Hope everyone had a happy holiday!
I just spent two days completely away from my laptop and spent that time with family and friends. It was nice, but after two days, I already miss baseball.
The Cubs figure to resume their shopping and they have one more roster spot to open up, so we should be getting some news here in late December/early January, but until that comes, it's time for the next in our series of examining organizational depth, position-by-position. Today, it's one of the Cubs deepest positions...
Offensive outlook (Bill James' projections)
- Darwin Barney: .268/.311/.357 with 5 HRs, .089 ISO, and .295 wOBA
Right now, Barney is the unquestioned starter on the Cubs and will be the Cubs opening day 2B. As far as backups go, that is yet to be determined, but we'll cover some more names in the depth and prospects section. James predicts a slight uptick in Barney's numbers across the board. As you may remember, Barney through the same offseason strength regimen that Tyler Colvin used to increase his stamina, and ultimately, his power numbers. It really appeared to help with Barney's extra base power in spring training as well, but the Cubs 2B saw no improvement during the regular season as far as his slugging numbers, which increased by just one point. Meanwhile his batting average dropped over 20 points and his OBP by 14. He is a well-below average offensive player, even with James' predicted improvement. Barney, however, is not in the lineup for his bat.
Barney was the Cubs best defensive performer last year, even winning a Gold Glove, the first Cubs 2B to do so since Ryne Sandberg. Barney makes up for a lack of elite athleticism with positioning and instincts. Barney's UZR/150 was 15.1 and his runs saved total of 28 (per the Fielding Bible) was far and away better than the runner-up Dustin Pedroia (17) and Brandon Phillips (11). Yet I heard this explained away by one expert as an average fielder who benefits from the Cubs superior defensive positioning. While that deserves some credit, it's hard to believe the Cubs do this so much better than everyone else that they can take an average fielder and allow him to perform far and away better than the reputed best gloves in the game. Barney deserves a lot of credit here. He has more athleticism than he's given credit for, especially in regards to hand-eye coordination, soft hands, and some of the best instincts in the game. His arm may be a little short for SS, but at 2B, it plays just fine.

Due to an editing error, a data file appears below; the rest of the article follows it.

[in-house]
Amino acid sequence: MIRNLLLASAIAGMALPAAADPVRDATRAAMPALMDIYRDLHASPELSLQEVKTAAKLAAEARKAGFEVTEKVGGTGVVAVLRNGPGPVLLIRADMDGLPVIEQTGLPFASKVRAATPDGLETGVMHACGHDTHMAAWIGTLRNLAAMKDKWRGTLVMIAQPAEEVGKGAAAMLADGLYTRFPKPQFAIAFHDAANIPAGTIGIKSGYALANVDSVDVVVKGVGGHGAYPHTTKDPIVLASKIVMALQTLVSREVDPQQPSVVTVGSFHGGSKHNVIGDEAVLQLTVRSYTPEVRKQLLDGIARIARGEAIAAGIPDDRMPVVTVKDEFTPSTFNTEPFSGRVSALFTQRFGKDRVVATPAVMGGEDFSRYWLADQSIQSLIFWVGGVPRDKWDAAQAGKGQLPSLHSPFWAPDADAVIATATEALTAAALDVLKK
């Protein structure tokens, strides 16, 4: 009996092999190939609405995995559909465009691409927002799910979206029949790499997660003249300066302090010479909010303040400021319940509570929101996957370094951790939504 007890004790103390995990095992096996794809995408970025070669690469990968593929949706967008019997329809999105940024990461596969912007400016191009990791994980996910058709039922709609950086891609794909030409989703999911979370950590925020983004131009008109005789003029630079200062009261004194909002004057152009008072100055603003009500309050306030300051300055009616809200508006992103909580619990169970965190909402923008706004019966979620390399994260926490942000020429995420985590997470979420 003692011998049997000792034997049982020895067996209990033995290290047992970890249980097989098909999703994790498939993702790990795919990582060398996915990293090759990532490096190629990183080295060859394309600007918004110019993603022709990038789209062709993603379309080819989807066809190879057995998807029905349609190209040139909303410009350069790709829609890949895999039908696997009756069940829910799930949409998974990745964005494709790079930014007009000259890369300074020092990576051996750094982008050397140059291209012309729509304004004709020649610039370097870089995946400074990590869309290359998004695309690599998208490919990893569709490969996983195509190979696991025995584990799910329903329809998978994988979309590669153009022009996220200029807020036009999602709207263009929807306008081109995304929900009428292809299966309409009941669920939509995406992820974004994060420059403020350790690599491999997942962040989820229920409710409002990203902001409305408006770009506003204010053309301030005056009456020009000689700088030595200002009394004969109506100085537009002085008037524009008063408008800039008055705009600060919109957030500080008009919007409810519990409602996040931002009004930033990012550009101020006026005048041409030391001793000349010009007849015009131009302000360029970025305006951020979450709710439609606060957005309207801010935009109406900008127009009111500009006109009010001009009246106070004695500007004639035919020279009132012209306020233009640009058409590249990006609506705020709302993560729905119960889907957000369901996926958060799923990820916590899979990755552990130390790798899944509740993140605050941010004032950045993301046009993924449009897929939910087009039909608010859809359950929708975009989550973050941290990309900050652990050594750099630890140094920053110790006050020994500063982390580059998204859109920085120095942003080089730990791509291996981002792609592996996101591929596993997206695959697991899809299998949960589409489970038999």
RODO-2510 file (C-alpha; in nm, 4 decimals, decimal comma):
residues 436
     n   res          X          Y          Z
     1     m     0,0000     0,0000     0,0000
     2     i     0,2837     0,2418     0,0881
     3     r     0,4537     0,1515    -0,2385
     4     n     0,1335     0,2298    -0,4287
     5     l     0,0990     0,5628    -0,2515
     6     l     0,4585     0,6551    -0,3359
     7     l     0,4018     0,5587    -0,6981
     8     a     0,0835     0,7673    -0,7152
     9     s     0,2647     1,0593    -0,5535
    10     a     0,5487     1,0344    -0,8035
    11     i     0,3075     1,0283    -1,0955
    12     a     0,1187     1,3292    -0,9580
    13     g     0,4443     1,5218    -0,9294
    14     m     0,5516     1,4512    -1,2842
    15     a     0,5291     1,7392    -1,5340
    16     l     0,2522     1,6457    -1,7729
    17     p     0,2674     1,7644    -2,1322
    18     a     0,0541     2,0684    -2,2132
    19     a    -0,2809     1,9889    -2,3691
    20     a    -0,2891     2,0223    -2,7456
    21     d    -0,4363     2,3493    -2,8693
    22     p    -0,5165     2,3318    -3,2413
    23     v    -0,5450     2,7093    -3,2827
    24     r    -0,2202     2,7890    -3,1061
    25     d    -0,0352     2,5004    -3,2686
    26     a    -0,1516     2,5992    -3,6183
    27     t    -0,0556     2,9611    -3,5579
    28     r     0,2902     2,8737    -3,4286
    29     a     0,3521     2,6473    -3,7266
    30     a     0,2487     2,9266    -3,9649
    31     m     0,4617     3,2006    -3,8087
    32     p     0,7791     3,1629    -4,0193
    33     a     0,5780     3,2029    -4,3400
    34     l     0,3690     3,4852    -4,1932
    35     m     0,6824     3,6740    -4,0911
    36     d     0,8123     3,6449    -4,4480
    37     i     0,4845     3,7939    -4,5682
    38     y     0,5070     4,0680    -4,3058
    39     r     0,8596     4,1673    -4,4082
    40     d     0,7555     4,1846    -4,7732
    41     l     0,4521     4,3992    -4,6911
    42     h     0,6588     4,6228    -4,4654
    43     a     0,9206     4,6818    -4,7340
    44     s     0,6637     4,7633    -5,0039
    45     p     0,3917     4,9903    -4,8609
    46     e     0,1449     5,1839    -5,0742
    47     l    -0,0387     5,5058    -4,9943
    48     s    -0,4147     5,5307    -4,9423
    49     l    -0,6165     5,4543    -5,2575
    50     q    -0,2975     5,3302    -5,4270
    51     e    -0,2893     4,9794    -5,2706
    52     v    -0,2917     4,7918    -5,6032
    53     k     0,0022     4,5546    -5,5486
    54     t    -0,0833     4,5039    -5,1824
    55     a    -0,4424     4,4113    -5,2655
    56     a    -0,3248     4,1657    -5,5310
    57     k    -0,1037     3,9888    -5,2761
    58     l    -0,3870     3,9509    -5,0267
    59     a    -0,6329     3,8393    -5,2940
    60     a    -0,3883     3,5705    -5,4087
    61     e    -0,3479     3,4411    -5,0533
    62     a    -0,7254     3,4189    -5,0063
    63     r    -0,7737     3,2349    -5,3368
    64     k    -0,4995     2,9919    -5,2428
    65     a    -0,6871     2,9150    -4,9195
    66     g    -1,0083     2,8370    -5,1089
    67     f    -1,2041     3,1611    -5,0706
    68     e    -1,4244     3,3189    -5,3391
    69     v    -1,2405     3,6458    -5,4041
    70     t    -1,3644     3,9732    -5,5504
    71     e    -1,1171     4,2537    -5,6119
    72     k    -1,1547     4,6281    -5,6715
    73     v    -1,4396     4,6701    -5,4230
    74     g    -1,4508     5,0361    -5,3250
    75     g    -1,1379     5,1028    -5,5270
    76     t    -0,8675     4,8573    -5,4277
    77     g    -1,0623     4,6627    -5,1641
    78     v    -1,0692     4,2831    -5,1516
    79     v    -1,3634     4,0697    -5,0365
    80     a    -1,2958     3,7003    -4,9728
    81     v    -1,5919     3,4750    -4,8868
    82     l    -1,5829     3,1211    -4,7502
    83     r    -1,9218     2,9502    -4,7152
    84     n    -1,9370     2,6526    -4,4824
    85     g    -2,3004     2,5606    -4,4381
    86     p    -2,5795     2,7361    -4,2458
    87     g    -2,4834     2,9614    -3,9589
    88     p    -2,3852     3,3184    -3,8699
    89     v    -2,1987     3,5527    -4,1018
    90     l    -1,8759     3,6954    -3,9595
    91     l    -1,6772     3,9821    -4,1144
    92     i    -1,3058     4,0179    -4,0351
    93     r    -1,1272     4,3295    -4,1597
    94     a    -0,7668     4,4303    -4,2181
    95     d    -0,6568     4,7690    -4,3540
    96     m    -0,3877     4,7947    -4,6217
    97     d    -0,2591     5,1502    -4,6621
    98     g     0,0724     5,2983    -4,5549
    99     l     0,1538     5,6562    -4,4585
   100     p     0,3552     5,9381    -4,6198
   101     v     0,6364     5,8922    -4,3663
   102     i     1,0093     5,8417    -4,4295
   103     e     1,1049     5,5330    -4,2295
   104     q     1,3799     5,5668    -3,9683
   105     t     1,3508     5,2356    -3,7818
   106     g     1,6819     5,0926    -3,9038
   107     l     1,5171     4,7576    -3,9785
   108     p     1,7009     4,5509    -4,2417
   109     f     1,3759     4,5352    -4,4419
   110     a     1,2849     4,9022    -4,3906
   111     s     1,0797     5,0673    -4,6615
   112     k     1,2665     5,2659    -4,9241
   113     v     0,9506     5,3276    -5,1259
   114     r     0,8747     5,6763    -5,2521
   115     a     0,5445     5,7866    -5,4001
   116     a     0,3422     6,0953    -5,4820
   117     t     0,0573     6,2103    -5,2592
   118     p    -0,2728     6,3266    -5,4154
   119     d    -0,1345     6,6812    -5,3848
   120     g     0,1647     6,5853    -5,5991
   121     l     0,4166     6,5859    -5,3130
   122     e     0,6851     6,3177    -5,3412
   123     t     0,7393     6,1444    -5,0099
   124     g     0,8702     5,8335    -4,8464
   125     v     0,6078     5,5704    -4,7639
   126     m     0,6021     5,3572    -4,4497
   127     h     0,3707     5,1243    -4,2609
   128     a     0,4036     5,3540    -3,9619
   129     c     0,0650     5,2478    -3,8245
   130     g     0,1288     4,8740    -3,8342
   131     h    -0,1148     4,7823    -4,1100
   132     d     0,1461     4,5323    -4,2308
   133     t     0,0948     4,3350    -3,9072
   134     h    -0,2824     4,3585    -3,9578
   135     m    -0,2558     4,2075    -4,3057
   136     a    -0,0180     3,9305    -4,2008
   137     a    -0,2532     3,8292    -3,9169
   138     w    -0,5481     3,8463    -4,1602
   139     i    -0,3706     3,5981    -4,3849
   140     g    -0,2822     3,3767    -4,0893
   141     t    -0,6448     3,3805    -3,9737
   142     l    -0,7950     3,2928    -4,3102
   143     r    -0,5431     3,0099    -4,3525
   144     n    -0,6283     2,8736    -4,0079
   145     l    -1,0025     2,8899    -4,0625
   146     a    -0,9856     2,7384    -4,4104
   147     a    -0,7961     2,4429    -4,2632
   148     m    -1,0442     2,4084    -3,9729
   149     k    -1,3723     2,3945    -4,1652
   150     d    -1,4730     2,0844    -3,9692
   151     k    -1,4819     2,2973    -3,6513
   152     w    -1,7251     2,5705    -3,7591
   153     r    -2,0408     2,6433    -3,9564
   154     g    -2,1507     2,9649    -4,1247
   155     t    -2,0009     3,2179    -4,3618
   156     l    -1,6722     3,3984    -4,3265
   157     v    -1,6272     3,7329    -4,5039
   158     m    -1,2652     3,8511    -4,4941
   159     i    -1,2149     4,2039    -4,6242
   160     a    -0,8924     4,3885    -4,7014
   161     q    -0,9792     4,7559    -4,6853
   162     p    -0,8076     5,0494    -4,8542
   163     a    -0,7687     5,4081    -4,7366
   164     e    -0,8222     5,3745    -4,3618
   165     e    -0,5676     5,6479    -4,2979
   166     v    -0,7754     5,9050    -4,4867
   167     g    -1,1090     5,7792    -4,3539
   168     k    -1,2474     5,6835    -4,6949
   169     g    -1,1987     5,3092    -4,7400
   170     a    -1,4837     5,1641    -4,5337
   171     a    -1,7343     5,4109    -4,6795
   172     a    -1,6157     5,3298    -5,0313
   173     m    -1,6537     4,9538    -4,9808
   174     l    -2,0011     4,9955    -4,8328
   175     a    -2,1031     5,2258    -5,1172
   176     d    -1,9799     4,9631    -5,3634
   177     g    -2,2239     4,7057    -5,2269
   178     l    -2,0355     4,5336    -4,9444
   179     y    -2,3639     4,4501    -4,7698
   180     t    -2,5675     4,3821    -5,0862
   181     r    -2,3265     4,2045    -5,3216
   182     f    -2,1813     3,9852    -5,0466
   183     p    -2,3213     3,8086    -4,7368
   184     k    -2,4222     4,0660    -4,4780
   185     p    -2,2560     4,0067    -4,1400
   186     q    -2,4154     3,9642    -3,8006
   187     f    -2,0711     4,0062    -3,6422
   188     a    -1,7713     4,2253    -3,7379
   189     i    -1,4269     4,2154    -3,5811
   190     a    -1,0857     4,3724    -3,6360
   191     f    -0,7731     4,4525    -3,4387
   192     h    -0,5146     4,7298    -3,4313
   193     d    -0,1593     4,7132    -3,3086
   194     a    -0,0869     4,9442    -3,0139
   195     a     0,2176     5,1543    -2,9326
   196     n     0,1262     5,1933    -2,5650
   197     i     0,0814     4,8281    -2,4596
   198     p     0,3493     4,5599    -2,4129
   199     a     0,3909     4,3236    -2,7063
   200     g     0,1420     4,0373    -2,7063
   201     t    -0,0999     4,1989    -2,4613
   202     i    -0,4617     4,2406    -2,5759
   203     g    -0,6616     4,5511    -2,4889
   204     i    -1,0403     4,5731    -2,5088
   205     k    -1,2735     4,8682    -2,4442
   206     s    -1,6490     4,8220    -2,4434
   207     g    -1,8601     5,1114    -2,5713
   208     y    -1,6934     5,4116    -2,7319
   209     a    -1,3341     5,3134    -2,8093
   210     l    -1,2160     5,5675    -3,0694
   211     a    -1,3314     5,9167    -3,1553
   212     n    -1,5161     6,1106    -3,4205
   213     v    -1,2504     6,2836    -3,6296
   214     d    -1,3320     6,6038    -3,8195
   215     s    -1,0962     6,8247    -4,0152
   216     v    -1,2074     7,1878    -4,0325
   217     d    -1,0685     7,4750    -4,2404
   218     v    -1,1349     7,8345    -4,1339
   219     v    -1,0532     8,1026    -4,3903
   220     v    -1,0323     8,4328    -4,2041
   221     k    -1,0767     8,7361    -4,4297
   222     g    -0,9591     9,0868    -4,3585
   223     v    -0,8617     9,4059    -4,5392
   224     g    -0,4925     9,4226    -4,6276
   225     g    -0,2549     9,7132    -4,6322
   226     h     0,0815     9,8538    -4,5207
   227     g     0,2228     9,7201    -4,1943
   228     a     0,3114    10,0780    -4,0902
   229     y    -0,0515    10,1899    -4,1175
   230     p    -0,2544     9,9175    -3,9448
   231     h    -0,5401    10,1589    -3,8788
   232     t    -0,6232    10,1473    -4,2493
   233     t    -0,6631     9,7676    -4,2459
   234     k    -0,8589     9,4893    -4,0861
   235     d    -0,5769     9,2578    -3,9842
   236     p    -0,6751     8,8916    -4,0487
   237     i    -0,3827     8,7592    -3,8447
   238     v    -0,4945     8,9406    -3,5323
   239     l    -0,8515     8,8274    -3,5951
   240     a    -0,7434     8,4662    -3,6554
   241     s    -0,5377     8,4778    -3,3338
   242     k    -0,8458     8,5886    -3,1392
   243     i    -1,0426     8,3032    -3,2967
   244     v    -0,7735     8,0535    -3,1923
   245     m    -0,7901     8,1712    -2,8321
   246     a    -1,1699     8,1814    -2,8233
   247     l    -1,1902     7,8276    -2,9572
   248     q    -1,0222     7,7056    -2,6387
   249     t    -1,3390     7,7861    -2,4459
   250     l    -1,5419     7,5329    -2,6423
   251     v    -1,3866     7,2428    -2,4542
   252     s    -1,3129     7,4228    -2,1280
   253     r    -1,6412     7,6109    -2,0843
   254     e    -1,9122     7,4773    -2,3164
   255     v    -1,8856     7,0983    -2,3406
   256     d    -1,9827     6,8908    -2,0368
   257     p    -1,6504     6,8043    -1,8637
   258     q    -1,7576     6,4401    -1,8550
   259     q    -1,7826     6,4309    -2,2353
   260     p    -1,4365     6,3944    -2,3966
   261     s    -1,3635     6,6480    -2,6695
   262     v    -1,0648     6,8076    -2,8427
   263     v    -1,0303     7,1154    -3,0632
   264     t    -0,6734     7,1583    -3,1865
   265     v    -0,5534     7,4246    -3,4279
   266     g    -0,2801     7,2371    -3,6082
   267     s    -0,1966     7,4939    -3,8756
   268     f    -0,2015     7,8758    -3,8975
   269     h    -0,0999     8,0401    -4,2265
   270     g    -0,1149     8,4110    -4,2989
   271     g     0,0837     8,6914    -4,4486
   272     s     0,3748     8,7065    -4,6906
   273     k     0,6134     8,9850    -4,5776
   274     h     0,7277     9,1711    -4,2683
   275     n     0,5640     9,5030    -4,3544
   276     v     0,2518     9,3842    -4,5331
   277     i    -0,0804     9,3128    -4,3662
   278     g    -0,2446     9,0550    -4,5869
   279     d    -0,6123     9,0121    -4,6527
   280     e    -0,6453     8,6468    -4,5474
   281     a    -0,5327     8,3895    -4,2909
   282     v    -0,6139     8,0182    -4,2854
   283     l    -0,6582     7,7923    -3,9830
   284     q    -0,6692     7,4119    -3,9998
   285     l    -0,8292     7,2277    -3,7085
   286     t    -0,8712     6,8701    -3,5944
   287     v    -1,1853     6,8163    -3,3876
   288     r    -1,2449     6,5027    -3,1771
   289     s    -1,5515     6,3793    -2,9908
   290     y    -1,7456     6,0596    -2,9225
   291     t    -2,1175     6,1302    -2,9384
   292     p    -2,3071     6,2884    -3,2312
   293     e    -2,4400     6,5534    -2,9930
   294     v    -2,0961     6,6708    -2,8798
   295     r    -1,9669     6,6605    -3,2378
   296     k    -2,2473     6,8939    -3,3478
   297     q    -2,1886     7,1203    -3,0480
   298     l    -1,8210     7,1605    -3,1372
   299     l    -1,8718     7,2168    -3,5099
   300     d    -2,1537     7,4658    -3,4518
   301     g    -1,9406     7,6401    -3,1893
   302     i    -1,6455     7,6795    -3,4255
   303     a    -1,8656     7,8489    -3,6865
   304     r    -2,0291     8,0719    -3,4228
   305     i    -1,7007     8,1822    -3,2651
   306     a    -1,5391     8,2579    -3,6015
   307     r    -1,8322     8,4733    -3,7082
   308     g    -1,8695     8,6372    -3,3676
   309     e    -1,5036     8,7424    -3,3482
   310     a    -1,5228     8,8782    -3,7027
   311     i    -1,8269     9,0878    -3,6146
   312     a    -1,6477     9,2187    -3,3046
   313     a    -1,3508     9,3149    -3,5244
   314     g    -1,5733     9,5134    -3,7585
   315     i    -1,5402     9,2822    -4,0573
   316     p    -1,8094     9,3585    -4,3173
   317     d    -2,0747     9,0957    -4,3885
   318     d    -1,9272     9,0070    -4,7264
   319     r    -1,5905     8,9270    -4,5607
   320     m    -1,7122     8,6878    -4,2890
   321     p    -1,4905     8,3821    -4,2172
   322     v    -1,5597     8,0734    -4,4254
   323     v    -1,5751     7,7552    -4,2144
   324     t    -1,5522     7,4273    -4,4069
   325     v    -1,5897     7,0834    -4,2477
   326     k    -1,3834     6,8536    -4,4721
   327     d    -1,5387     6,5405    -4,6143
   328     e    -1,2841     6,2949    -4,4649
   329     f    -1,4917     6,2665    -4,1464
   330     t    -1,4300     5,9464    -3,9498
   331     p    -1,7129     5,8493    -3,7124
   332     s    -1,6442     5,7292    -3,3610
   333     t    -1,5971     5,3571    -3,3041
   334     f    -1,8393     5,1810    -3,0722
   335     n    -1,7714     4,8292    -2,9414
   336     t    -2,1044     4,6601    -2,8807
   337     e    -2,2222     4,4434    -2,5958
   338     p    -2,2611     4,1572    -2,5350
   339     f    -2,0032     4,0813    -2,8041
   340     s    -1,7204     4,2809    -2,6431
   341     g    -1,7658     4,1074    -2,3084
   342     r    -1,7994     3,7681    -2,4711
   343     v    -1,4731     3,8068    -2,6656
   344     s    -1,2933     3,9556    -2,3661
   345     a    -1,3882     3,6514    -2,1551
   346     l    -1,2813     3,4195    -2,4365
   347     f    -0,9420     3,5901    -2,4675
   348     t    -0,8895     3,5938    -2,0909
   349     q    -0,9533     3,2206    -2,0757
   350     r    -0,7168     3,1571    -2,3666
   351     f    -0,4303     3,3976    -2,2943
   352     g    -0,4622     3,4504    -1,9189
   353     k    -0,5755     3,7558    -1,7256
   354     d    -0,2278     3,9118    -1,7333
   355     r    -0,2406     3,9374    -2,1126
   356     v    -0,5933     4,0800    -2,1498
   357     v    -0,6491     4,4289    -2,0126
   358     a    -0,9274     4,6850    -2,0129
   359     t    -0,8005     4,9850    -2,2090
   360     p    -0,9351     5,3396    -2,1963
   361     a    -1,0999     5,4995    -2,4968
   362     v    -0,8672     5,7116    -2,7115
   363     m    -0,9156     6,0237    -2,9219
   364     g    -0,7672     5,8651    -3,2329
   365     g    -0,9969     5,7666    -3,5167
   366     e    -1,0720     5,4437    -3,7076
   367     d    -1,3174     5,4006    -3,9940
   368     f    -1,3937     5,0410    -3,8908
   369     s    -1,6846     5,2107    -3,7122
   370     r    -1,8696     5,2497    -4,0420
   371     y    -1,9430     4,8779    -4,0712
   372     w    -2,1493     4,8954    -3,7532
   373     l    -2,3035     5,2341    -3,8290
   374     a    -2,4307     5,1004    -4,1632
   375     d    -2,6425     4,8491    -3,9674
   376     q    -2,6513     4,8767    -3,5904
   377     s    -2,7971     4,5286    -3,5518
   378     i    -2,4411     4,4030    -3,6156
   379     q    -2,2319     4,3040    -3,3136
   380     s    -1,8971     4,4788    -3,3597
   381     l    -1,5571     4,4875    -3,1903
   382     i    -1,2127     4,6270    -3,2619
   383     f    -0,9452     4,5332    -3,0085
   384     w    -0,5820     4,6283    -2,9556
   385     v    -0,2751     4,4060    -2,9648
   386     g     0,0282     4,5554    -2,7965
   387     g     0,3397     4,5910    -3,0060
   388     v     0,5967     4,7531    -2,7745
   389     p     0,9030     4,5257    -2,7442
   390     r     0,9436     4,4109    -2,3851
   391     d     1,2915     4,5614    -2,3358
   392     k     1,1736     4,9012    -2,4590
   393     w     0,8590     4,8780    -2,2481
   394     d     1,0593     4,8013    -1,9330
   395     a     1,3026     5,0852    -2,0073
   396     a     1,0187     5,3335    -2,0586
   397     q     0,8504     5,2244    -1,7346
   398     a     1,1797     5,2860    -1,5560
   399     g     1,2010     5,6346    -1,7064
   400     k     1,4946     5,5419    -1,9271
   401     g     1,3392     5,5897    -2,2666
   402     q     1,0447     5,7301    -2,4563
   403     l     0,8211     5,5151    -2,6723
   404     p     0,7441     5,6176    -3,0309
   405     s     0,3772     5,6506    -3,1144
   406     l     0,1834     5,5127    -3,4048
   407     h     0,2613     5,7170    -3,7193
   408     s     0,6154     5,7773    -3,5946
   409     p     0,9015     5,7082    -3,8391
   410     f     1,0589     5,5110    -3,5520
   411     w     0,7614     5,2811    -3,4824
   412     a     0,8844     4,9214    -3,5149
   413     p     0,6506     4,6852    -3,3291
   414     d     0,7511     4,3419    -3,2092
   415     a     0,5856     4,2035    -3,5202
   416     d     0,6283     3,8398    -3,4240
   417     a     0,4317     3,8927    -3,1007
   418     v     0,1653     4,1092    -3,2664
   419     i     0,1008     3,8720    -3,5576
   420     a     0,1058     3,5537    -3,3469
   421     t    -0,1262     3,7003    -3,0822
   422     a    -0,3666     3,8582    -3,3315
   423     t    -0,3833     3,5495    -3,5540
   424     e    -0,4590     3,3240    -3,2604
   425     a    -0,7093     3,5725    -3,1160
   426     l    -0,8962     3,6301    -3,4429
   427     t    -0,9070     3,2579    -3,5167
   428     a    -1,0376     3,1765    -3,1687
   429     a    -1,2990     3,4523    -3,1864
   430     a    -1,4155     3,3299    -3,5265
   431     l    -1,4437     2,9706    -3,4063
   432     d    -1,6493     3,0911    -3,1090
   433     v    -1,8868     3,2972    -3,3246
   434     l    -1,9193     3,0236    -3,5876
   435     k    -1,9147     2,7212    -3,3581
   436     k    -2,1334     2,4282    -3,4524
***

Barney gives the Cubs a defensive asset at 2B that, along with an improving Starlin Castro, gives the Cubs one of the best DP combos in the game, something their revamped pitching staff will really benefit from this season. His bat belongs in the 8th spot in the lineup, however. Eventually the Cubs may want more production from that position, but for now Barney's defense lifts his overall value to that of a solid to above-average starter (2.5 WAR). There is no need to replace him now on a team that is going to rely on pitching and defense, especially when Castro continues to benefit from playing next to him.
While some think the Cubs should "sell high" on Barney, I don't see that as an option right now, primarily because I believe that, despite the Gold Glove, this value is not inflated right now. If anything, I think teams remain skeptical not just about his bat, but the glove as well (as noted by the expert mentioned above). Right now, the Cubs are thin as far as infield depth. The lone projected backup is Luis Valbuena, who is capable of filling in at 3B and SS as well as 2B. If the Cubs were to move Barney, it's likely that Valbuena would take over and while he projects better offensively (.253/.330/.402), he is likely to be a significant dropoff on defense, even though Valbuena is a solid defender in his own right. His strength, however, is at 3B.
Right now the rest of the utility depth are guys like Logan Watkins, who we'll talk about in the prospect section, and a guy signed to a minor league deals, Edwin Maysonet. Maysonet can play all 3 IF positions and hits from the right side, which gives him an advantage to win a spot alongside the bench with the lefty hitting Valbuena. Maysonet plays better on the left side of the IF, however. As for his bat, he's a career .265/.308/.346 hitter. The Cubs also signed former Rangers utility IF, Alberto Gonzalez. I don't see Gonzalez listed as having an invite to spring training, as Maysonet does, so he may be organizational depth for the team at Iowa this year. Of all the Cubs depth candidates, he is easily the best defensively at the up-the-middle positions, but his bat pales in comparison even to this light-hitting crew.